Would you believe me if I said the secret to my success was working less?
Our society is addicted to doing more, becoming hyper-productive, and getting an insane amount of stuff done.
Many CEOs wake up at dawn and work 16-hour days. Just look at the productivity industry. We hire consultants and buy timesaving software and gadgets. We research life hacks and read one productivity book after another. If we could find a way to function optimally on two hours of sleep every night, we would do it.
But in my case, working less — not more — helped me to build a second business that ended up being more successful than my first.
Why successful people need essentialism
There’s an increasingly popular philosophy called “essentialism”. According to author and researcher Greg McKeown, essentialism is the disciplined pursuit of doing fewer things better.
It’s giving up the trivial many for the vital few.
You can also think of the Pareto principle or the “80-20 rule,” which is the observation that 80 percent of outcomes come from 20 percent of inputs. The key is figuring out which 20 percent is actually effective and getting rid of the rest.
This is especially relevant to entrepreneurs who are already successful. Believe it or not, success gets in the way of greater success.
When you’re just starting out, distractions are few. Focus is relatively easy because you don’t have a lot going on. Opportunities aren’t knocking down your door.
As you become successful, more opportunities come, but only a few of those actually move the needle.
This is when you need to free up your time again and focus on what really matters so you can jump to the next level of success. Stumbling upon this lesson when I was running my first business enabled me to grow a more successful second business.
How I achieved more by doing less
My first business was an e-commerce company selling high-end poker chips. I worked more than 40 hours a week, doing everything from shipping to business development.
I wondered what would happen if I decided to only ship orders and respond to customer service requests on Mondays, Wednesdays, and Fridays.
What I found out shocked me: I could produce the same results in three days that I had in five. I continued to reduce my time working on my poker chip business until I was down to 12 hours a week.
The business grew, and I used my free time to pursue other business ideas.
One day, a friend of mine introduced me to paddle surfing, and I was hooked. I saw an opportunity and started a paddleboard company. Now three years later, we’re on pace for $5 million in revenue in the business’ fourth year.
If I hadn’t cut back on my working hours, I would still be toiling away at the poker chip business. By minimizing my effort there while getting the same output, I freed up my time and focus. That translated into a second business that’s 10 times more valuable — and potentially 100 times more profitable — than my first one.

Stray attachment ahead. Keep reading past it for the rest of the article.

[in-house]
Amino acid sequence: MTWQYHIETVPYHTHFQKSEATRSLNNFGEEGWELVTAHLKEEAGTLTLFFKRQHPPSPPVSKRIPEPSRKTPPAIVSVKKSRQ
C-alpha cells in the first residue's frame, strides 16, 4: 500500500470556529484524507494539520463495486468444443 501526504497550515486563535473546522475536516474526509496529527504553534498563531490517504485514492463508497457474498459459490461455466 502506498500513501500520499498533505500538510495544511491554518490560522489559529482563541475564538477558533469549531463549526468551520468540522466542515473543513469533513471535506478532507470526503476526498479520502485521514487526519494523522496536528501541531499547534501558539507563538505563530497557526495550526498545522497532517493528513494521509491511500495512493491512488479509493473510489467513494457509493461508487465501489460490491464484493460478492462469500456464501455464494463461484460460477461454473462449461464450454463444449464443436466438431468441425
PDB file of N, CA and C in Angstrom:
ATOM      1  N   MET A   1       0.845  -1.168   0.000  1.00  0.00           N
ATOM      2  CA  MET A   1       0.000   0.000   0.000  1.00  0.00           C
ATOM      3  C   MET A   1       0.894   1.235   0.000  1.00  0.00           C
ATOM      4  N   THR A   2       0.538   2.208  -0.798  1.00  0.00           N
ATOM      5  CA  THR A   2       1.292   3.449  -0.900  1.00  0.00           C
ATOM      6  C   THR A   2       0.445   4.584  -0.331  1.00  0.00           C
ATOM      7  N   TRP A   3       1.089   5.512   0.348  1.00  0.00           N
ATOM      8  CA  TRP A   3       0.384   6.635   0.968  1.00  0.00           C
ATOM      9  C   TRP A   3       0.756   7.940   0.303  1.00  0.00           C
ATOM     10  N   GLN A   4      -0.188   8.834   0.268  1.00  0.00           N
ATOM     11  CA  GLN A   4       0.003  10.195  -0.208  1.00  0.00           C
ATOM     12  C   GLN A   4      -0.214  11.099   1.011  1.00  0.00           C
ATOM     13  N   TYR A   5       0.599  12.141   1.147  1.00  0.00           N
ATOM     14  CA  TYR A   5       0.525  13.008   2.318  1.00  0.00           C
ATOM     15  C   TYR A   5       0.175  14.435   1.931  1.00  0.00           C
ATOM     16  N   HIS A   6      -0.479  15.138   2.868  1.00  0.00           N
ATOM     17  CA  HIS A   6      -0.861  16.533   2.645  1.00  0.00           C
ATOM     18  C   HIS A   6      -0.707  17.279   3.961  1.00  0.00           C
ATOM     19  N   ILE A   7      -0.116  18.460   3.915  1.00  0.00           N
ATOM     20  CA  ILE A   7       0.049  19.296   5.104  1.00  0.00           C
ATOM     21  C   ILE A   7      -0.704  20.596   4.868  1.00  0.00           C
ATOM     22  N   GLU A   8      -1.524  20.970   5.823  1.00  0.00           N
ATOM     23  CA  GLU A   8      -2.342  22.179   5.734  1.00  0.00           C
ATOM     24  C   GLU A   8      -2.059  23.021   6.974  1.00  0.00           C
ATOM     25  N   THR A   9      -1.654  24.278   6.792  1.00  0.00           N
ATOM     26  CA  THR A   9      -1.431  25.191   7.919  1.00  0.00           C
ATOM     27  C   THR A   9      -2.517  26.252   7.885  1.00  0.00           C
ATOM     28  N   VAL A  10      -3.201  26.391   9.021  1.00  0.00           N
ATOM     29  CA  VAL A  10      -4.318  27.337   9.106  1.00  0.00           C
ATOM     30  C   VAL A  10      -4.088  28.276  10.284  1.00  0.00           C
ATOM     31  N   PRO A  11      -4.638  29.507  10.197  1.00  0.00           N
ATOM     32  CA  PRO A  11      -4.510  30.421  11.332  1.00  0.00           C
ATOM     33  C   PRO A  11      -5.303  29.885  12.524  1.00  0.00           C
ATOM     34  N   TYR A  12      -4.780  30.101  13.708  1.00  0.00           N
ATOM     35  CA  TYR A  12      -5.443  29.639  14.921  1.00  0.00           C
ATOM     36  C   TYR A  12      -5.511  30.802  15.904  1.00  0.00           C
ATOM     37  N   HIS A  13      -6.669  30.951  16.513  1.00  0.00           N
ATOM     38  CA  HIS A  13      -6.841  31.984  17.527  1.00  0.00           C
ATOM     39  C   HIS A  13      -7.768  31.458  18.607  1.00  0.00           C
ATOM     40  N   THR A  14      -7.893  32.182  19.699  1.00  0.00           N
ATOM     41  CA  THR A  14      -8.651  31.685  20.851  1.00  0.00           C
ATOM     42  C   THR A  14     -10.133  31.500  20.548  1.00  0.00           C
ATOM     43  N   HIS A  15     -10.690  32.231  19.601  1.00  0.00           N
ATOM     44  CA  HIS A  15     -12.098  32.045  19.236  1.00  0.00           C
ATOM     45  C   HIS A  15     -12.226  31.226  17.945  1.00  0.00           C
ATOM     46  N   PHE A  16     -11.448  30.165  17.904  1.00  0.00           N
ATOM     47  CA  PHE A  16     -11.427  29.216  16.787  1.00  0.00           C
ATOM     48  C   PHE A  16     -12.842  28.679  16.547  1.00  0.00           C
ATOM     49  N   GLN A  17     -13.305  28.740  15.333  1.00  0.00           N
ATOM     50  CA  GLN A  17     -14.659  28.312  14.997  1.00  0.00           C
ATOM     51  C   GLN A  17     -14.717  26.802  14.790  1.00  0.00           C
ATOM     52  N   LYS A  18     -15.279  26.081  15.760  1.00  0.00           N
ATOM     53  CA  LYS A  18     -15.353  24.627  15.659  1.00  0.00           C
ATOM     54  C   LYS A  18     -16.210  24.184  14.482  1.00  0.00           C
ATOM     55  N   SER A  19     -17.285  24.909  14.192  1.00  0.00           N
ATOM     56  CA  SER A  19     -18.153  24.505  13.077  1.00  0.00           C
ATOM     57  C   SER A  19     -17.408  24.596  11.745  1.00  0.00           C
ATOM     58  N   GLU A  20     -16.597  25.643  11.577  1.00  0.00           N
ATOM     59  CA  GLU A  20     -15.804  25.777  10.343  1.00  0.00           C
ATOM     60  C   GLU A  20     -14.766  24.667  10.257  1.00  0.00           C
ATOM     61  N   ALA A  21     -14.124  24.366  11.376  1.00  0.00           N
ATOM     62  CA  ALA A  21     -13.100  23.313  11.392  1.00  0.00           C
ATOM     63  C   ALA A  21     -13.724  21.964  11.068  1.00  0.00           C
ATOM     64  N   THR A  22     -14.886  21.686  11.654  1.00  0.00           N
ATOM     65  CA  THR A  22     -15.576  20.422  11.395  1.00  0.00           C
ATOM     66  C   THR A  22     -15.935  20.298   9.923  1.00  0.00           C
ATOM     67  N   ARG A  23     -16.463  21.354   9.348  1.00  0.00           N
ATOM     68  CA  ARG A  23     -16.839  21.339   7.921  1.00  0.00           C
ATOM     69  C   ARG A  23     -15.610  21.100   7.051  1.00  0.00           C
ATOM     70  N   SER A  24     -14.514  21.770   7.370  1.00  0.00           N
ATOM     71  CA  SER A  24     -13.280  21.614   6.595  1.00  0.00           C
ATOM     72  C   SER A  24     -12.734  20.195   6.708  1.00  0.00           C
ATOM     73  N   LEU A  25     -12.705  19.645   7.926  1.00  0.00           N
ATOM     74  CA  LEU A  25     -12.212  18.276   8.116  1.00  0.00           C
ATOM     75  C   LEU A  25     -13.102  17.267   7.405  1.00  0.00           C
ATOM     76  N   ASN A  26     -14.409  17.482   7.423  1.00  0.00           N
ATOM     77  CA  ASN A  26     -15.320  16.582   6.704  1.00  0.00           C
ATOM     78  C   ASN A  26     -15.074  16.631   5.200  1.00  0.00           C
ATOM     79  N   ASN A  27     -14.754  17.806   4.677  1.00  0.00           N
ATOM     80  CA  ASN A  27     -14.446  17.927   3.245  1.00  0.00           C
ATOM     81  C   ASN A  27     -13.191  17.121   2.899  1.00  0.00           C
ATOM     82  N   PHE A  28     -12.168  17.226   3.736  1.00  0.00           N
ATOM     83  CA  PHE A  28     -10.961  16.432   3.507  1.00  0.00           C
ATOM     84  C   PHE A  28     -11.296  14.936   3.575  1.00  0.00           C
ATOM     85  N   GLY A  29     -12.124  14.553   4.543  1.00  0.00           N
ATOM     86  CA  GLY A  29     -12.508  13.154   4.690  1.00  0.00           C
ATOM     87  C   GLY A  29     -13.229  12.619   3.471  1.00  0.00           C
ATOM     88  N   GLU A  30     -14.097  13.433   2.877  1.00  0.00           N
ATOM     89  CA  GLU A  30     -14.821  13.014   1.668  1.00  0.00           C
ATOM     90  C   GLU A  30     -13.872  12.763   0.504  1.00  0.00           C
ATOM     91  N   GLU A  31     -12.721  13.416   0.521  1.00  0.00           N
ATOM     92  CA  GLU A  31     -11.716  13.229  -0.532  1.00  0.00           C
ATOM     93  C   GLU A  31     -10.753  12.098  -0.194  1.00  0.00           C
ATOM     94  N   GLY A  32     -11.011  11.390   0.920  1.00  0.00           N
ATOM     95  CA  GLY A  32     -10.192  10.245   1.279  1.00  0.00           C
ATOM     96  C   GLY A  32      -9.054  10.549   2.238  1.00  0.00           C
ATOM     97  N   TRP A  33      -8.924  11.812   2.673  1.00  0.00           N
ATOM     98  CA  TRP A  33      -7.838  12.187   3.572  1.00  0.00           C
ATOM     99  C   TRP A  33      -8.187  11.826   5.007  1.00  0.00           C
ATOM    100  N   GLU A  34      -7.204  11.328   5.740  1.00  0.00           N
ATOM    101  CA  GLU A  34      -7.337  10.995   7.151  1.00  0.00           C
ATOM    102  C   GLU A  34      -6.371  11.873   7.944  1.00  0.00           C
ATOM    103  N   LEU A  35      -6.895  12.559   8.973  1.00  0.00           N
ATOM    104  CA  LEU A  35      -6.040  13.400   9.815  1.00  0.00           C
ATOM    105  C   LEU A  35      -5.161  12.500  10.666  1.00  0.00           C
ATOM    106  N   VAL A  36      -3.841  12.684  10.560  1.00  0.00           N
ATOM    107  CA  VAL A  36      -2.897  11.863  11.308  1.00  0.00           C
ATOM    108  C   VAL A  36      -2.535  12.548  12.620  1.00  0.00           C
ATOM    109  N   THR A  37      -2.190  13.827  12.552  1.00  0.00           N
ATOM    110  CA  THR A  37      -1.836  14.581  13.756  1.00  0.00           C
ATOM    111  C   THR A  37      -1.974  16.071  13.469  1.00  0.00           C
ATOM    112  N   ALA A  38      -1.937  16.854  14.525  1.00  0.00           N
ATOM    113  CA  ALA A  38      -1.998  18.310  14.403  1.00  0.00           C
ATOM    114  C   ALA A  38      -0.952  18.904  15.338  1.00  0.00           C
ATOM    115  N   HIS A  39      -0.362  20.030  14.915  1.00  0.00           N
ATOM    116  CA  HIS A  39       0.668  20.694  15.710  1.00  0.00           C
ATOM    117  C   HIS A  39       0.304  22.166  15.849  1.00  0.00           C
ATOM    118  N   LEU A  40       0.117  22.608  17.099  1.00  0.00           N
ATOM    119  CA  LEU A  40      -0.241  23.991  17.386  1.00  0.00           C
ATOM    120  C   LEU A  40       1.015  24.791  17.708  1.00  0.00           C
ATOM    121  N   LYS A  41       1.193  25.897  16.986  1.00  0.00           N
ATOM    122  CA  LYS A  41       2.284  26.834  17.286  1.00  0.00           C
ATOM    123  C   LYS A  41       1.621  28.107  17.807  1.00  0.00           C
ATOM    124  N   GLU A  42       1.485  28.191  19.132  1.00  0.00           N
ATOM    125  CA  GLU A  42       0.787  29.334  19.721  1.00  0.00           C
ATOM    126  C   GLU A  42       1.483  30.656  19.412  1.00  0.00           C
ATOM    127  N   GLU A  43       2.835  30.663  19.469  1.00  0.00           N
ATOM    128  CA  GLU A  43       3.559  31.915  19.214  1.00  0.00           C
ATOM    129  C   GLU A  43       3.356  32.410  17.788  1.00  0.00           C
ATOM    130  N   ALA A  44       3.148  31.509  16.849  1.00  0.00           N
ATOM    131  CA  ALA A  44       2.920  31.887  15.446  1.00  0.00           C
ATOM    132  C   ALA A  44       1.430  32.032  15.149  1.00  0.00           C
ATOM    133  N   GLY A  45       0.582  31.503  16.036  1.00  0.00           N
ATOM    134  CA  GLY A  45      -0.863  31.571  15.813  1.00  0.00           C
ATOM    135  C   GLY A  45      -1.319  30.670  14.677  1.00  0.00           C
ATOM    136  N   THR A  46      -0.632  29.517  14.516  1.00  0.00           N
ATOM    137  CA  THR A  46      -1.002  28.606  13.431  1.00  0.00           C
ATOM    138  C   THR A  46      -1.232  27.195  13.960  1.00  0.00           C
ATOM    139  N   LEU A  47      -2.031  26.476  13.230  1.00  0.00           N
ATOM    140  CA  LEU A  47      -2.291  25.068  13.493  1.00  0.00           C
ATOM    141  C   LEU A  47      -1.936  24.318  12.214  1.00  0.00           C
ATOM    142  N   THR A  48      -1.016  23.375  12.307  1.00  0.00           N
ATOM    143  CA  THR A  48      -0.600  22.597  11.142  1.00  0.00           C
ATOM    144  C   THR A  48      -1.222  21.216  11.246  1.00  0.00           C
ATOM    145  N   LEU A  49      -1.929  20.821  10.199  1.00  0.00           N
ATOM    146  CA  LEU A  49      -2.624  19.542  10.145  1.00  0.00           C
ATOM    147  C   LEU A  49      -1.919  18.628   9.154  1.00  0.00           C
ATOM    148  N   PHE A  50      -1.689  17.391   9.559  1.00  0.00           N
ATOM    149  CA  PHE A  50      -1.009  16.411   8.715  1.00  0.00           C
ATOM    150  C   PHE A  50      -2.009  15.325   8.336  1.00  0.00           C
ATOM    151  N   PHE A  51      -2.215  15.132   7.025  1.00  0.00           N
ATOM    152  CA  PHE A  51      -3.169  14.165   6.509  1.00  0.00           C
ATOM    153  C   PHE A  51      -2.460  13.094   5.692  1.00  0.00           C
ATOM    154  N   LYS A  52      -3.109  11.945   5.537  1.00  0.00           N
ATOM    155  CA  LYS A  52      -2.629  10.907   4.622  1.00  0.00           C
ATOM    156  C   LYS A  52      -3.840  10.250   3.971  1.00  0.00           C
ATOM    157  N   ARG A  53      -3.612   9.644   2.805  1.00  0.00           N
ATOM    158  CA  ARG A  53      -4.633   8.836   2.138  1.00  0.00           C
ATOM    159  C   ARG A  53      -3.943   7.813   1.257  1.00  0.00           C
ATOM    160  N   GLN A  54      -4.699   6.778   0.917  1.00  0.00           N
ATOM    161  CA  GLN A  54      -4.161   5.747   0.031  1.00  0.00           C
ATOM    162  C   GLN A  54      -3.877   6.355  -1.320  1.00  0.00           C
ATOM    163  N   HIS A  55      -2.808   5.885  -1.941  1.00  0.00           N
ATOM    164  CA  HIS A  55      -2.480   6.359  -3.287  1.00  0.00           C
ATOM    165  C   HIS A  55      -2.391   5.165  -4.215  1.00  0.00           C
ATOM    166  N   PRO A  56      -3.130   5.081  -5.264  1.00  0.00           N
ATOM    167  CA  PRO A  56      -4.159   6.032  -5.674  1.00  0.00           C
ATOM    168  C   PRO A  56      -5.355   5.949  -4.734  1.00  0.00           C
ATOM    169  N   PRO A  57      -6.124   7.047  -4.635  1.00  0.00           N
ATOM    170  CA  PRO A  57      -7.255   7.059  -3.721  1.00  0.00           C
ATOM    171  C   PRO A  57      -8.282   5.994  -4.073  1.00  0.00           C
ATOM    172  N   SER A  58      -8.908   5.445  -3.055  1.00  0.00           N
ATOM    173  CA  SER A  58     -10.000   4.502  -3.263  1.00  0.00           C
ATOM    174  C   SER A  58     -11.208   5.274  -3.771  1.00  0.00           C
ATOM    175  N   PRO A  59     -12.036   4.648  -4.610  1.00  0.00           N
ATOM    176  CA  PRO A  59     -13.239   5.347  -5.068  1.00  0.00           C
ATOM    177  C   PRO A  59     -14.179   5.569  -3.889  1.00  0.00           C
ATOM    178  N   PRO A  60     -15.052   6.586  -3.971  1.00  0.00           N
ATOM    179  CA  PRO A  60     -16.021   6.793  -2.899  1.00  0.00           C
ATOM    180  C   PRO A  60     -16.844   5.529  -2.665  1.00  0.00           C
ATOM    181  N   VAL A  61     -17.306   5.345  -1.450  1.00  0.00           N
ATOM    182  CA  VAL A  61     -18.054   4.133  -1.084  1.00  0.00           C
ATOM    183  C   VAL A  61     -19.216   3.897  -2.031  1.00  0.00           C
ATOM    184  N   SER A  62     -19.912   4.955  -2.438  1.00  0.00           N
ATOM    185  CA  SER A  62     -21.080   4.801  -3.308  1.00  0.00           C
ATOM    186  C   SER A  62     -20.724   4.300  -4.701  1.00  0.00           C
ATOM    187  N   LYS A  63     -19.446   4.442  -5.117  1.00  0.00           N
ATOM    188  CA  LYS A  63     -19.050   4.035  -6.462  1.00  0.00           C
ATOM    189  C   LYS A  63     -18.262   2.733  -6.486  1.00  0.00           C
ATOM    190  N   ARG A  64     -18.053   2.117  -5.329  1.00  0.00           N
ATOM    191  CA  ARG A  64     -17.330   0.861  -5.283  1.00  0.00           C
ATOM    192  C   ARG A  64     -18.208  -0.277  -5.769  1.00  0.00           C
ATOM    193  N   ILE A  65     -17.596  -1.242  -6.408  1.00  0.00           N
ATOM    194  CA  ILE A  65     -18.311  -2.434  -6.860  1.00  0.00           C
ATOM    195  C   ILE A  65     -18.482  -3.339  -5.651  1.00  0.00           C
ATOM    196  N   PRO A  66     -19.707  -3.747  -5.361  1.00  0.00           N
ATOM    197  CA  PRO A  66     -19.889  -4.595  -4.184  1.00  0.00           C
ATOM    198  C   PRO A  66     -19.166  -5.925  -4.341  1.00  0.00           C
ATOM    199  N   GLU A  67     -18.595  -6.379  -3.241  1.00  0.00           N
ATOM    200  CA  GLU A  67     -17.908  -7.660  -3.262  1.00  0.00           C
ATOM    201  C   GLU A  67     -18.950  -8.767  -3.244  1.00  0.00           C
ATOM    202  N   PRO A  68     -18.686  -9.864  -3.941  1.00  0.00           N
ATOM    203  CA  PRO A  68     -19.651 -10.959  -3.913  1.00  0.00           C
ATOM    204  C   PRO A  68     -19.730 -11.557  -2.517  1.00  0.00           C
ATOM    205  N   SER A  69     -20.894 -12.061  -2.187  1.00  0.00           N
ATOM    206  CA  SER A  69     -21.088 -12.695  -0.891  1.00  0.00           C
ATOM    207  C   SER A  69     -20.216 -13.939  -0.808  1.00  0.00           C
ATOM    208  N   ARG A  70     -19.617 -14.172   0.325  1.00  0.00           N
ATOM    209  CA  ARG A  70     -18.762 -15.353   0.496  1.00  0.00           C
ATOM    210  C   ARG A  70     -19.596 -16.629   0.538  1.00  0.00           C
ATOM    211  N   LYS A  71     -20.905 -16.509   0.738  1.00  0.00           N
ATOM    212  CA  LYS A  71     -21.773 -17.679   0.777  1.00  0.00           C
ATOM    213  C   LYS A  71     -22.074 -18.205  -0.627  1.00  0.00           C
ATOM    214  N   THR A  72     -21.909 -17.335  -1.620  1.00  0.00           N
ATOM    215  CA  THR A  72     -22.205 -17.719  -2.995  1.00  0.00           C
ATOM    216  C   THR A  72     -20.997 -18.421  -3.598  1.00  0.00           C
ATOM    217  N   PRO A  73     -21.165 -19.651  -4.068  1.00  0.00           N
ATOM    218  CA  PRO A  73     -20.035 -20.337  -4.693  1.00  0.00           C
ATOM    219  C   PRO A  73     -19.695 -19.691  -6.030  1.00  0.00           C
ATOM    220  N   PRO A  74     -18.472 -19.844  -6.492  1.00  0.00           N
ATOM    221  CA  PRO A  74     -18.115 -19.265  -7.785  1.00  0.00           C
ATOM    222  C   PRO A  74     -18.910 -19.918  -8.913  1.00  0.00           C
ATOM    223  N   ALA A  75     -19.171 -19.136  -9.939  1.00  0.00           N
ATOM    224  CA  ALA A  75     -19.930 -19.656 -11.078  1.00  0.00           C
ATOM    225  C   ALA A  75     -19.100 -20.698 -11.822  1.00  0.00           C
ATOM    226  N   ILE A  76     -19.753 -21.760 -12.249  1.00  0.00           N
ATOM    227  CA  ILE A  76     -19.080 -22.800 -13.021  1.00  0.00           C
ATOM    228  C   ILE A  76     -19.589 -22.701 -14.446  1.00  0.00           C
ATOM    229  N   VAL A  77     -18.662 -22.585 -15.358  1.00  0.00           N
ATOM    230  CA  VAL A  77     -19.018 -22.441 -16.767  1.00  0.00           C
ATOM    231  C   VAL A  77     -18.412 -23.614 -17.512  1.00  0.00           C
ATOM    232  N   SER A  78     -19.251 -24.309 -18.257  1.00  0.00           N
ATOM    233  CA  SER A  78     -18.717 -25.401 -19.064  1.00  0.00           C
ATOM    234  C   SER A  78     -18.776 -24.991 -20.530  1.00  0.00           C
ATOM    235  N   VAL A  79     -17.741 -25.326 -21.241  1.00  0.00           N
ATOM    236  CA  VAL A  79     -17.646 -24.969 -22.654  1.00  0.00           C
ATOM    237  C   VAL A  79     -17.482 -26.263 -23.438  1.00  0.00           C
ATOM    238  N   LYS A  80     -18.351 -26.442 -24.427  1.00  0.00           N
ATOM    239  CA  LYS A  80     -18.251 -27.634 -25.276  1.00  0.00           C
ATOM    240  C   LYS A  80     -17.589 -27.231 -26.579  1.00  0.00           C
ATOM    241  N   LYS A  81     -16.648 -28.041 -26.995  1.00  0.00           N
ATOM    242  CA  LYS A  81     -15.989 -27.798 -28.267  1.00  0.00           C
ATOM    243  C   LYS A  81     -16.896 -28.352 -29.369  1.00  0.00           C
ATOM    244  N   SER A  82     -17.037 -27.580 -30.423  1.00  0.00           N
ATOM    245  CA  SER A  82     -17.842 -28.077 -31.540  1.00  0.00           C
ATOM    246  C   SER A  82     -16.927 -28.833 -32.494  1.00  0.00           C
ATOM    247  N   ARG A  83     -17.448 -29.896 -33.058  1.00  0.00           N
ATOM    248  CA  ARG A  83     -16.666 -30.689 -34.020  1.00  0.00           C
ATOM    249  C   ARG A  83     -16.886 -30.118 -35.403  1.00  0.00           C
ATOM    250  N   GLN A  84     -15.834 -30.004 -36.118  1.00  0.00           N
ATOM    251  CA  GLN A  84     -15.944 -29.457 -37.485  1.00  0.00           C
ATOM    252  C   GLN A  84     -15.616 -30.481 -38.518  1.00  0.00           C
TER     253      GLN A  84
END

Seven ways successful people can apply essentialism
When you decide that it’s time to free up more of your time and focus and make the most of new opportunities, remember these seven ways you can apply essentialism to your career.
1. Say no to almost everything
Teach yourself to say no. Listen to requests for your time and energy, but refuse unless they’re no-brainers. You want to leap to the next level of success. Unless this one thing can help you do that, pass.
2. Realize that what you don’t do is more important than what you do.
Essentialism is a subtractive process. You do less and less until you’re down to the bare bones of what you truly need to be doing. Instead of asking what else you can do, ask, “What can I stop doing without things completely falling apart?”
3. Plan one essential task a day, and do it.
Aim to accomplish just one task you can reasonably complete in two or three hours, and get it done. Do it at the beginning of the day before circumstances take you elsewhere.
4. Eliminate the easy stuff.
Don’t answer the phone. The caller will leave a message if it’s important. Check and answer emails only twice a day, or don’t check emails at all on Tuesdays and Thursdays. Refuse to do business meetings. If someone wants to talk to you, he can buy you lunch and meet you near where you are.
5. Don’t let social media suck your life away.
Social media is a pleasant distraction—amplified. Americans spent 121 billion minutes on social media in July 2012 alone. But don’t let it eat into your focus time. Socialize when you socialize, and focus when you’re trying to achieve something.
6. Replace the fear of missing out with the fun of it.
We try to do everything because we’re afraid of missing out on experiences and opportunities. Challenge yourself to miss out on purpose. Create space for something spontaneous and serendipitous to happen. You’ll be surprised by how missing out on one thing paves the way for something better.
7. Be critical of how you spend your time.
Set aside time to assess how you’re using your time. This is the most important hour of your week. Just as wealthy people spend more time thinking about their finances, highly productive people spend more time thinking about how they spend their time. Use the information to systematically do less of everything except the essentials.
It’s easy to think that doing less means you’re slacking, but effort doesn’t always equal results. You need the discipline to focus on the right things—the vital few—to achieve greater success than you thought possible.